The face of Hannibal Lecter was no match for Shia LaBeouf in a box-office battle of murder thrillers.
DreamWorks and Paramount's "Disturbia," starring LaBeouf as a teen who suspects a neighbor of murder, took in $13.5 million to hold the top weekend movie spot for a second straight weekend, according to studio estimates Sunday.
New Line Cinema's "Fracture" starring Anthony Hopkins -- who played serial killer Lecter in three films -- debuted at No. 2 with $11.2 million. Hopkins plays a sly defendant accused of killing his unfaithful wife, with Ryan Gosling co-starring as the prosecutor.
DreamWorks and Paramount's figure-skating comedy "Blades of Glory," starring Will Ferrell and Jon Heder, was No. 3 with $7.8 million in its fourth weekend to cross the $100 million mark.
Sony Screen Gems' horror flick "Vacancy," starring Kate Beckinsale and Luke Wilson as a couple marked for grisly death at a sleazy motel, led a rush of other new wide releases, opening at No. 4 with $7.6 million.
The buddy-cop comedy "Hot Fuzz," released by Focus Features' Rogue Pictures unit, had a strong start in narrower release, premiering at No. 6 with $5.8 million in 825 theaters, about a third the number of cinemas where "Fracture" and "Vacancy" played.
"Hot Fuzz" comes from the "Shaun of the Dead" team of director Edgar Wright and his co-writer and star Simon Pegg, who plays a London super-cop exiled to a sleepy British town, where he encounters a series of grisly deaths.
The Warner Bros. drama "In the Land of Women" opened at a weak No. 8 with $4.9 million. The movie stars Adam Brody as a heartbroken writer who moves in with his grandmother and forges a relationship with a neighbor (Meg Ryan) and her teenage daughter.
After a solid start this year, Hollywood's overall revenues were down for a second straight weekend. The top 12 movies took in $74 million, off 26 percent compared to the same weekend last year, when "Silent Hill" opened at No. 1 with $20.2 million.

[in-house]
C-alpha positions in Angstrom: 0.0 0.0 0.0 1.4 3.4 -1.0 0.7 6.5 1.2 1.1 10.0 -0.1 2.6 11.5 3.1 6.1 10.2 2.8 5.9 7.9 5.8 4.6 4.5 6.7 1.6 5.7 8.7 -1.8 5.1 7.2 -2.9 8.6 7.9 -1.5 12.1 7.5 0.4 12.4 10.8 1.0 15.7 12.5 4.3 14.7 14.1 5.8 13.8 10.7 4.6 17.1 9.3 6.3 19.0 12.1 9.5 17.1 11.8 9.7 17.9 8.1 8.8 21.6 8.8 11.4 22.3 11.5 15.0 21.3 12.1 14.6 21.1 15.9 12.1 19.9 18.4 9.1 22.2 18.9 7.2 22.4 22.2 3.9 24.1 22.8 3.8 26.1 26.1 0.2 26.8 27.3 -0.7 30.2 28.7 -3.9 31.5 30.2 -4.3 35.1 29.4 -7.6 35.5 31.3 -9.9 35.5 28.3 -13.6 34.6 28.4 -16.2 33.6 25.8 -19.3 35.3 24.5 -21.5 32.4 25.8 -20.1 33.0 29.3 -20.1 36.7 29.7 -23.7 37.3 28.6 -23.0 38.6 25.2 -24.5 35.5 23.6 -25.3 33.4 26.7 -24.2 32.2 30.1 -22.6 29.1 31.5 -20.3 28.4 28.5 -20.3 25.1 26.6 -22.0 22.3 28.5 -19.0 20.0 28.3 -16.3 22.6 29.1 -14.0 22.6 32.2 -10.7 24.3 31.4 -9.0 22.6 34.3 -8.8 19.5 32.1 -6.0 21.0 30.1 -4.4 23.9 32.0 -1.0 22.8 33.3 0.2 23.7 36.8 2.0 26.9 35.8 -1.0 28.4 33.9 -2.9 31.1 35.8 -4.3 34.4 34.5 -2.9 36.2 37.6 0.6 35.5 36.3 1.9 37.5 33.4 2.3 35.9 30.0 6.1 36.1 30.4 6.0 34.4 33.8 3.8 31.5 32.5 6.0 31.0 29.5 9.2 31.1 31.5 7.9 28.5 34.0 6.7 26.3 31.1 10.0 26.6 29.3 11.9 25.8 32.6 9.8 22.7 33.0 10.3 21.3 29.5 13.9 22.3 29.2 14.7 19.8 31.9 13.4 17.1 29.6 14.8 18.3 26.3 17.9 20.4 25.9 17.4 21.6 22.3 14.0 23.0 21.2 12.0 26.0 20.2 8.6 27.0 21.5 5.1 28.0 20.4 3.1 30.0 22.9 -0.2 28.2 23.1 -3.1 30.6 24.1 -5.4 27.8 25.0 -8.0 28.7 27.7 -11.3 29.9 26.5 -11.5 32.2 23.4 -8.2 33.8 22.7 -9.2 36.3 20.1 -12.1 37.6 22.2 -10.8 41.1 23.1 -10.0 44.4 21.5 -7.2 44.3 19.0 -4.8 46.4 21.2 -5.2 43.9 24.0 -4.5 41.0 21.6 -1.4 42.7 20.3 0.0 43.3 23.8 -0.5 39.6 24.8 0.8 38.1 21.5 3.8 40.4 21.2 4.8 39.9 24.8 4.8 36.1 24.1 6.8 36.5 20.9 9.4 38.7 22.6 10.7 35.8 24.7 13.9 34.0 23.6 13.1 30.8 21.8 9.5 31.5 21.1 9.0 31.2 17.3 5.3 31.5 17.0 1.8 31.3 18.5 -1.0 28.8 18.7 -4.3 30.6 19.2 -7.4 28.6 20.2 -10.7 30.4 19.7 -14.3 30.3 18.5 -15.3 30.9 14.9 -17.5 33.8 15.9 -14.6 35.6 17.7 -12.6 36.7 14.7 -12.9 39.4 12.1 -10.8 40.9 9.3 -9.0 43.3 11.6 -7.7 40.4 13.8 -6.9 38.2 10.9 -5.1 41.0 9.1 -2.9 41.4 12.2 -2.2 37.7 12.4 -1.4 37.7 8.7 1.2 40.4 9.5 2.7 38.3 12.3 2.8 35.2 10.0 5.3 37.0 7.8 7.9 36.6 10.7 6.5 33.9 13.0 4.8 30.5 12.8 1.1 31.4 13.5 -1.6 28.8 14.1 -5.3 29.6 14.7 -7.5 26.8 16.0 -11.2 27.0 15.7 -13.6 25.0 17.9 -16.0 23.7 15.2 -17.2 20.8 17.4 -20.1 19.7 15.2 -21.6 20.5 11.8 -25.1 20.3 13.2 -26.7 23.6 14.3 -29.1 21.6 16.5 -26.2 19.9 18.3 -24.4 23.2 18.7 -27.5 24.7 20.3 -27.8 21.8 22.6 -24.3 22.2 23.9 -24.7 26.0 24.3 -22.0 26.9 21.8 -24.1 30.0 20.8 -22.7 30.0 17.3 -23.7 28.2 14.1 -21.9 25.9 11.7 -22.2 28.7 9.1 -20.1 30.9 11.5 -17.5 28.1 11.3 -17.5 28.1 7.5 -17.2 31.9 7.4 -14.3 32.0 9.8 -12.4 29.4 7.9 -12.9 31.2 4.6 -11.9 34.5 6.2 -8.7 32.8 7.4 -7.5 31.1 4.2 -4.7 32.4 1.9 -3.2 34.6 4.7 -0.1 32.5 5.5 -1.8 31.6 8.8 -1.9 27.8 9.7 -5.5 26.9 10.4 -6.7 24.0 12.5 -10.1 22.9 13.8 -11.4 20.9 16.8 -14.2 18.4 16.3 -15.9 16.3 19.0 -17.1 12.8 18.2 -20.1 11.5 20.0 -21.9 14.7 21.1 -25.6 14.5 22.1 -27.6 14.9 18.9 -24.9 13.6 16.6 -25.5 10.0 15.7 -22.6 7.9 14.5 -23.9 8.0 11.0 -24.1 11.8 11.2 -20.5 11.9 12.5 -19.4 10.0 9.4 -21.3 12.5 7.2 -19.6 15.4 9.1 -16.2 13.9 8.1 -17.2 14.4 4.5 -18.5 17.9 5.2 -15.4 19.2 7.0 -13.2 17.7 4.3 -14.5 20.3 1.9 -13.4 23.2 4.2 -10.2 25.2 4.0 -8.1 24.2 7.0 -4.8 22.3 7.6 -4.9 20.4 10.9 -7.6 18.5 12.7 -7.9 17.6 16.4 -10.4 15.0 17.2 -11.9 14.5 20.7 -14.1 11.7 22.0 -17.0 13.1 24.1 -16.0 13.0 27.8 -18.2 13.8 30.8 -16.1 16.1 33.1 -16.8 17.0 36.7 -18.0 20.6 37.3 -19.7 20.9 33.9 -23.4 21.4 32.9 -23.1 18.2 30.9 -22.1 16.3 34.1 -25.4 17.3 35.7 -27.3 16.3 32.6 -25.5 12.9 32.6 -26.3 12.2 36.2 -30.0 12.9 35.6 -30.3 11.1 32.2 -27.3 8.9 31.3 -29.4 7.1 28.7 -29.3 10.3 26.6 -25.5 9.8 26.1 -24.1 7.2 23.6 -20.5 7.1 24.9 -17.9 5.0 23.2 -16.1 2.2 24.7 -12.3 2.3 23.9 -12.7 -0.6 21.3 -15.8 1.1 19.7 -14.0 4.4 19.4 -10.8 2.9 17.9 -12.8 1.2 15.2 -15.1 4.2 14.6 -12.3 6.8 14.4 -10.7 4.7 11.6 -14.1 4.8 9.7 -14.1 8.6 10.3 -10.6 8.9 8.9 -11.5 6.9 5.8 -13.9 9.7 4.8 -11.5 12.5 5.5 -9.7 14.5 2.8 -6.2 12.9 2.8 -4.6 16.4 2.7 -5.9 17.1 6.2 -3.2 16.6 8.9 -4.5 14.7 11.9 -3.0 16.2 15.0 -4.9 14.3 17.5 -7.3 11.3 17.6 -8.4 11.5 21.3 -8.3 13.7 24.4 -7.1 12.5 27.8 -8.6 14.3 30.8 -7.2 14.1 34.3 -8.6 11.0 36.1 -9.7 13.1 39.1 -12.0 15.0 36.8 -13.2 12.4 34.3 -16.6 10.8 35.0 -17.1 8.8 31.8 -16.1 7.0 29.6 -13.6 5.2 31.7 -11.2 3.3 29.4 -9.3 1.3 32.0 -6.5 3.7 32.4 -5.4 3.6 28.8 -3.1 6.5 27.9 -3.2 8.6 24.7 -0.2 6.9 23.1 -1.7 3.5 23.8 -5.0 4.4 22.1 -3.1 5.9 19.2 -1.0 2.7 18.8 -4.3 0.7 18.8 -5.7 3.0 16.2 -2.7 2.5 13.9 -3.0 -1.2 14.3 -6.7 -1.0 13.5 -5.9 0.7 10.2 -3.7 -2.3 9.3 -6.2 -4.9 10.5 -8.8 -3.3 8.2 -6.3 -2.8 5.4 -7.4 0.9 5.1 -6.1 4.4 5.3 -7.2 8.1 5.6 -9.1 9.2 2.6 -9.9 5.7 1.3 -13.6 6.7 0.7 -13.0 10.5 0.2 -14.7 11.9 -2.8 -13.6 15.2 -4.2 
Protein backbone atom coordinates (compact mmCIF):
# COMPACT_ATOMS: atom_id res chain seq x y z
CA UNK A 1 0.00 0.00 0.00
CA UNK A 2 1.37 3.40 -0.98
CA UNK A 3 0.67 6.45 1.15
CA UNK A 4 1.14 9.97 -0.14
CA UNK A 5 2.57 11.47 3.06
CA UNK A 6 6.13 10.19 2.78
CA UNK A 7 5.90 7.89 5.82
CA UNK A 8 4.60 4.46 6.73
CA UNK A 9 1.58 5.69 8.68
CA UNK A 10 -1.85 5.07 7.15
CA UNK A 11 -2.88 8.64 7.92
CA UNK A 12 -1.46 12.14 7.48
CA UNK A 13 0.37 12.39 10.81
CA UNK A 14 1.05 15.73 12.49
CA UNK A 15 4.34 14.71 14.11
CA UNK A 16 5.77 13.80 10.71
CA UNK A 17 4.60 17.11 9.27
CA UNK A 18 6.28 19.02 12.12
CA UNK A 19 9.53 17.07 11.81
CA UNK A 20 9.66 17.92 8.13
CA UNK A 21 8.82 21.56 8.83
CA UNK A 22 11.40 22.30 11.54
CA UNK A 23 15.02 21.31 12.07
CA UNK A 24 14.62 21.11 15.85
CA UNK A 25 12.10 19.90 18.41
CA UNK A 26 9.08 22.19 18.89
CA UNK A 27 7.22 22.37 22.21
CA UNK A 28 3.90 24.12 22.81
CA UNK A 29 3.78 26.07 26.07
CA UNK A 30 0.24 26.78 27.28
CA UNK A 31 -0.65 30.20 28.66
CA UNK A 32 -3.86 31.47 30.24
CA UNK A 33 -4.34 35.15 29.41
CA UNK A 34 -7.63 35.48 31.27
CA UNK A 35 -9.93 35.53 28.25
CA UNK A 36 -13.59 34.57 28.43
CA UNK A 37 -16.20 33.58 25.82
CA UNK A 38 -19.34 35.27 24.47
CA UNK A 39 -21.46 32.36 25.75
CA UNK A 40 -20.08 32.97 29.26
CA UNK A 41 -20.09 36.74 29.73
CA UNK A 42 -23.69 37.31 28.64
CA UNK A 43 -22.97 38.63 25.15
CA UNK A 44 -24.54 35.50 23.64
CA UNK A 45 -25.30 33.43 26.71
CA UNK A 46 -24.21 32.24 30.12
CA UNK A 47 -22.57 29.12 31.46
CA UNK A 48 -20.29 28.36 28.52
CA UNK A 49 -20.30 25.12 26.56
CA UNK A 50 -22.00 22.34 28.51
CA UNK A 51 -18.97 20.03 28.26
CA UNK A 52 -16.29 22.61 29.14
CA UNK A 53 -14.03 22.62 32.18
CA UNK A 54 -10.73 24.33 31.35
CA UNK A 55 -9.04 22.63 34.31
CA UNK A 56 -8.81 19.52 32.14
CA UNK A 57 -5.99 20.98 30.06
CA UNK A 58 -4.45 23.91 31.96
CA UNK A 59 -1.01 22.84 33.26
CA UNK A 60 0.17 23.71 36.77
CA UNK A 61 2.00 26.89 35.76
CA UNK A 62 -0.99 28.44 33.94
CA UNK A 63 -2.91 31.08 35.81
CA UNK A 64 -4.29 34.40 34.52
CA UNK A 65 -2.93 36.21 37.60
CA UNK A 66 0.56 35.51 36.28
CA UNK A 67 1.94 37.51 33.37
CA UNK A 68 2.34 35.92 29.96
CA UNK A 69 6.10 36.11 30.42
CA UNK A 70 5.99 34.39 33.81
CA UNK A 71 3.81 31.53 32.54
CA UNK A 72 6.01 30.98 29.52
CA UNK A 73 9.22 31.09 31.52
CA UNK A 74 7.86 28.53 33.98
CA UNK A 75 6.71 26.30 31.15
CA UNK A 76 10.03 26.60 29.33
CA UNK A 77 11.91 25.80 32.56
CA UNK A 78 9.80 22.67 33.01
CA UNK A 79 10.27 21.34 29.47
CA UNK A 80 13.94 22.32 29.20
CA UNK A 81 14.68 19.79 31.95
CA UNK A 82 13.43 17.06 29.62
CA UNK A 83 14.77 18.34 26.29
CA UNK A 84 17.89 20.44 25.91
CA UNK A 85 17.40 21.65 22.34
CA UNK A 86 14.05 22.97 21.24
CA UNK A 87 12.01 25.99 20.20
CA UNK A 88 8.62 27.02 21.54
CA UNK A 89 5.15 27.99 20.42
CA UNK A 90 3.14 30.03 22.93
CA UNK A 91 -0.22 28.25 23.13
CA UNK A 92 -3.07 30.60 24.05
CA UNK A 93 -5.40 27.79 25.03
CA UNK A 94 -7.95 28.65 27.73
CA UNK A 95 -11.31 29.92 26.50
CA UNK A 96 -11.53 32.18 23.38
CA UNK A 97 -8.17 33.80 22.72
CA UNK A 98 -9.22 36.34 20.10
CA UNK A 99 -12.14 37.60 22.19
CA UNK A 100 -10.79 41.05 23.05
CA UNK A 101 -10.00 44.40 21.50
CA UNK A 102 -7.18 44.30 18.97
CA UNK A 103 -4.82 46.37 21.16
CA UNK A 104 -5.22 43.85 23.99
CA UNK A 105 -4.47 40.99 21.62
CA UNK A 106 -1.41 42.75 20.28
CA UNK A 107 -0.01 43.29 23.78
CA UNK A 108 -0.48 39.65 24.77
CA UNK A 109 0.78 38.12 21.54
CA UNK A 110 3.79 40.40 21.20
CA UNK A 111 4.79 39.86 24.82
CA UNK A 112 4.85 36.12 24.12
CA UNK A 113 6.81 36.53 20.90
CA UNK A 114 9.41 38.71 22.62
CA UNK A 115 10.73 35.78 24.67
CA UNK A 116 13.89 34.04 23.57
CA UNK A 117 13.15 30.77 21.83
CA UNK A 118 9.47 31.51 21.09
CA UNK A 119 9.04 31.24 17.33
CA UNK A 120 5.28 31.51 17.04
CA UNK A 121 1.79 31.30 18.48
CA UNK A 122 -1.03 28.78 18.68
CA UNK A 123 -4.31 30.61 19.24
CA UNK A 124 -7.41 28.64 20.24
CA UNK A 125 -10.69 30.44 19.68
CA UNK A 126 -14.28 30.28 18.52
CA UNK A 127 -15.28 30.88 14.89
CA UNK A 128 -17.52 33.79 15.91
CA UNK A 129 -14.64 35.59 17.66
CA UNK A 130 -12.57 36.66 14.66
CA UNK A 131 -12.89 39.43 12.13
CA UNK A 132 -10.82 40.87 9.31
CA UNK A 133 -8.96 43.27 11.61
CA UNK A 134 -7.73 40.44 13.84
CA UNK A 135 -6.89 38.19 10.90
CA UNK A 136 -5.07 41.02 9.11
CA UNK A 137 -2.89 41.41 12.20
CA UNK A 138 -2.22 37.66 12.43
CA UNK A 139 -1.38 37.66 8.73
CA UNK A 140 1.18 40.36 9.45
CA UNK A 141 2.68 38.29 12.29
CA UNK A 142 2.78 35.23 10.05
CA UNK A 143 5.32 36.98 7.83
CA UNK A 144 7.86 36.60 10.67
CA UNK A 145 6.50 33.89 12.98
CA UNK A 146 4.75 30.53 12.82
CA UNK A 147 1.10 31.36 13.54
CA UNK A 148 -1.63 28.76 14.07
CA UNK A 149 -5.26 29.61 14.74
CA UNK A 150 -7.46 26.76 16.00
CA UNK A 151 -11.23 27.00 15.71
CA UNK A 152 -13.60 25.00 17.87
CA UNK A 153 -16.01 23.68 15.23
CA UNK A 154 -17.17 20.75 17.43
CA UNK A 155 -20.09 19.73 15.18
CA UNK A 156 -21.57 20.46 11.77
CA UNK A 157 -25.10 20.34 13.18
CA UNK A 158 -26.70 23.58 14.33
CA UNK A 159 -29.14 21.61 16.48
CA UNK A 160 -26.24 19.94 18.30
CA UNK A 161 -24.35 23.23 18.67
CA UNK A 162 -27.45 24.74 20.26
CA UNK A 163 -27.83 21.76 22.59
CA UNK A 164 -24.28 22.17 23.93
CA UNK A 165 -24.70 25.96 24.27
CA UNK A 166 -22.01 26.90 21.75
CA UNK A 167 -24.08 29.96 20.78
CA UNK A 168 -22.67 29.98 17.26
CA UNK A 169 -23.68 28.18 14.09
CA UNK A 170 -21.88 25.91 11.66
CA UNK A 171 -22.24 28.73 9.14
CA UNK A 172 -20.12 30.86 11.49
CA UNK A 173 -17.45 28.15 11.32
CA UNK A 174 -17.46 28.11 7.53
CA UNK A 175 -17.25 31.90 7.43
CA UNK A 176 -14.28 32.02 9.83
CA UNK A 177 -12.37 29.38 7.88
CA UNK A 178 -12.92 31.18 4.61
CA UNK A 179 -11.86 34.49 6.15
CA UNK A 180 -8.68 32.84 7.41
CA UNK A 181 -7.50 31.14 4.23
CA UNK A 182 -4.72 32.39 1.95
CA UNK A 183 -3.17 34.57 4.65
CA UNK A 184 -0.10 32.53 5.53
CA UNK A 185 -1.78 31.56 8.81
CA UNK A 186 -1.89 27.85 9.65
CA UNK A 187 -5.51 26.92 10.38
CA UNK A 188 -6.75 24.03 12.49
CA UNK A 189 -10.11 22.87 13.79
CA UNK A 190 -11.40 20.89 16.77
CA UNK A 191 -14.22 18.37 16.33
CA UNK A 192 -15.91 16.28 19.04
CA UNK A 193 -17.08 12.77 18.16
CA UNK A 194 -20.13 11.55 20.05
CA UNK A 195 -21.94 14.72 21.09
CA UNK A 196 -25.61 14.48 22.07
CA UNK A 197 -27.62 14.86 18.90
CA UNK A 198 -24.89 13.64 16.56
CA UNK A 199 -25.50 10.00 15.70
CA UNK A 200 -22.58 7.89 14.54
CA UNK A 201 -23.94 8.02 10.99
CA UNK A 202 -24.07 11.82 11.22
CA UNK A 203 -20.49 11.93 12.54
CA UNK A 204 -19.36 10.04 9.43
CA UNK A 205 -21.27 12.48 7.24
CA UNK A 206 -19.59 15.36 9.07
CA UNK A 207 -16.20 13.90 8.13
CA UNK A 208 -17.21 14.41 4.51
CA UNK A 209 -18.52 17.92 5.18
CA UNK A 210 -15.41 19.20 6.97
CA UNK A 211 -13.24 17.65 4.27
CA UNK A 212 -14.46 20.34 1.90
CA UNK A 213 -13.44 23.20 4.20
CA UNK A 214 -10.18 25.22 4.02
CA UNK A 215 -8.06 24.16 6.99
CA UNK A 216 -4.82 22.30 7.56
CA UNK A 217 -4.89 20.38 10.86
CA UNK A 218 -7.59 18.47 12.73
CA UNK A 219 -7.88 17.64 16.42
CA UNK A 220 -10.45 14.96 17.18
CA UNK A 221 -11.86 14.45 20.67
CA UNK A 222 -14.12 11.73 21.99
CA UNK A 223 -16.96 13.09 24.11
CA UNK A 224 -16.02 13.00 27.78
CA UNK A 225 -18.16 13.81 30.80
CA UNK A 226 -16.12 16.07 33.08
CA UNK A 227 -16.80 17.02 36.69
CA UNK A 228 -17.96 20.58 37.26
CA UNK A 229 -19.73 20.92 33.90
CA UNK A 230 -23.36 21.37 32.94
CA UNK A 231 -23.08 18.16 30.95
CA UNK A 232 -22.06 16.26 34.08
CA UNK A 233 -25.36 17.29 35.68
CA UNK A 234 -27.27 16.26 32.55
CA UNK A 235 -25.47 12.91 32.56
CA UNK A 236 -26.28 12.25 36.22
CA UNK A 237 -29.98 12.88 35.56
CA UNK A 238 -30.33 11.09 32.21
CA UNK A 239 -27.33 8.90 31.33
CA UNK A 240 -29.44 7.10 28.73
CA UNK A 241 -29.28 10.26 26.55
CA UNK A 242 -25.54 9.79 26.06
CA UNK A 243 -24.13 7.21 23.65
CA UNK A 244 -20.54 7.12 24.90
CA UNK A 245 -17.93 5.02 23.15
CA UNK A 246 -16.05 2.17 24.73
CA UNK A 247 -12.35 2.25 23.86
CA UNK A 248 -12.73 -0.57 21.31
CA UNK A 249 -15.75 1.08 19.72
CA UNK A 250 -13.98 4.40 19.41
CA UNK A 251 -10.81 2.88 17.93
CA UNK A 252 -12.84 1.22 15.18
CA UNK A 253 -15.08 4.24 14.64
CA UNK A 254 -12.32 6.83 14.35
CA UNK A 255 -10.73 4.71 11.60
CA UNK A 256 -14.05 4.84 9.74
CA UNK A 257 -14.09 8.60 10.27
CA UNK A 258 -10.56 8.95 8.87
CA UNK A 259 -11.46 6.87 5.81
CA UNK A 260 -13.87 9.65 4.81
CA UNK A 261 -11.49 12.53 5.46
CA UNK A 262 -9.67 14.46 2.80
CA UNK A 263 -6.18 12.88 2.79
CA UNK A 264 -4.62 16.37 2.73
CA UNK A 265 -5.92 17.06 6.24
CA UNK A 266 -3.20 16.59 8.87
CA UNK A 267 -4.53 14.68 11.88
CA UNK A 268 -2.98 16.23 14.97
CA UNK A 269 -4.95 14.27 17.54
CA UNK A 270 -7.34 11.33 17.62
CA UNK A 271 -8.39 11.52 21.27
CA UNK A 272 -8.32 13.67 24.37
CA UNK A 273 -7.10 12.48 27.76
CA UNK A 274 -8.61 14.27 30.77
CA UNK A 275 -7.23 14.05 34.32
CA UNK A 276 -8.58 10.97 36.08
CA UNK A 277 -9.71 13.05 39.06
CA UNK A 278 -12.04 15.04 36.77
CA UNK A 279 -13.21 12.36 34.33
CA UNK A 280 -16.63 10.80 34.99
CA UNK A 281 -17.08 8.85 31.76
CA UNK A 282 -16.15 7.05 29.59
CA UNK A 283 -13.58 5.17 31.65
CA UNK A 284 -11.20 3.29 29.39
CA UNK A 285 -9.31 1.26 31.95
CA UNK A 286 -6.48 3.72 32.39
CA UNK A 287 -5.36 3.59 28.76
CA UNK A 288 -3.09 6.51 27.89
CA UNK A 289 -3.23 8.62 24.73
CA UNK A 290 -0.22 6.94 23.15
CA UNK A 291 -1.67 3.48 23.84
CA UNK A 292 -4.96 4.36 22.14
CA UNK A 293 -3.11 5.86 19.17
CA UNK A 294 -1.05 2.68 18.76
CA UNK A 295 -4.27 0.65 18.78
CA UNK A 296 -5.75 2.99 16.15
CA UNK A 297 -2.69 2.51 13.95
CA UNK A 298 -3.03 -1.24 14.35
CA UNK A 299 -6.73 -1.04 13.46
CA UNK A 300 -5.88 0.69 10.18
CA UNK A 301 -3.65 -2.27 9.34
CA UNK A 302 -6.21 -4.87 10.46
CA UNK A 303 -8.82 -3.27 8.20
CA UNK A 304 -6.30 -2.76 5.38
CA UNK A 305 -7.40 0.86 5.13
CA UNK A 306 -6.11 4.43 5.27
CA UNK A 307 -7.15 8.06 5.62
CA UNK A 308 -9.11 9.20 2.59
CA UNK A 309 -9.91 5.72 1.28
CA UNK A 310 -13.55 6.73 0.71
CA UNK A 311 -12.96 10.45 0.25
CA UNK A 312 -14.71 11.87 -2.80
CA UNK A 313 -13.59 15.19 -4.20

"This is like an onslaught of films trying to get into the marketplace before the big summer rush," said Paul Dergarabedian, president of box-office tracker Media By Numbers. "People are just holding their breath waiting for summer to start, and while they're holding their breath, they didn't go to the movies in big numbers."
However, attendance is up 2.4% from last year, and studio executives predict this could be a record summer for modern Hollywood with major sequels including "Spider-Man 3," "Shrek the Third" and "Pirates of the Caribbean: At World's End."
"Disturbia" raised its 10-day total to $40.7 million, already taking in roughly double what it cost to make the movie.
he film has established the 20-year-old LaBeouf, whose big break came as the star of the Disney Channel series "Even Stevens," as a bankable leading man.
"He has this appeal which I think works for the girls obviously, who are big suspense fans, and guys like him, too, so that's a double plus," said DreamWorks spokesman Marvin Levy.
Estimated ticket sales for Friday through Sunday at U.S. and Canadian theaters, according to Media By Numbers. Final figures will be released Monday.
1. "Disturbia," $13.5 million.
2. "Fracture," $11.2 million.
3. "Blades of Glory," $7.8 million.
4. "Vacancy," $7.6 million.
5. "Meet the Robinsons," $7.1 million.
6. "Hot Fuzz," $5.8 million.
7. "Are We Done Yet?", $5.2 million.
8. "In the Land of Women," $4.9 million.
9. "Perfect Stranger," $4.1 million.
10. "Wild Hogs," $2.9 million.
Universal Pictures and Focus Features are owned by General Electric's NBC Universal. (GE is parent of CNBC) Sony Pictures, Sony Screen Gems and Sony Pictures Classics are units of Sony. DreamWorks, Paramount and Paramount Vantage are divisions of Viacom. Disney's parent is Walt Disney; Miramax is a division of Disney; 20th Century Fox, Fox Searchlight Pictures and Fox Atomic are owned by News Corp. ; Warner Bros., New Line, Warner Independent and Picturehouse are units of Time Warner; MGM is owned by a consortium of Providence Equity Partners, Texas Pacific Group, Sony, Comcast, DLJ Merchant Banking Partners and Quadrangle Group. Lionsgate is owned by Lionsgate Entertainment; IFC Films is owned by Rainbow Media Holdings, a subsidiary of Cablevision Systems .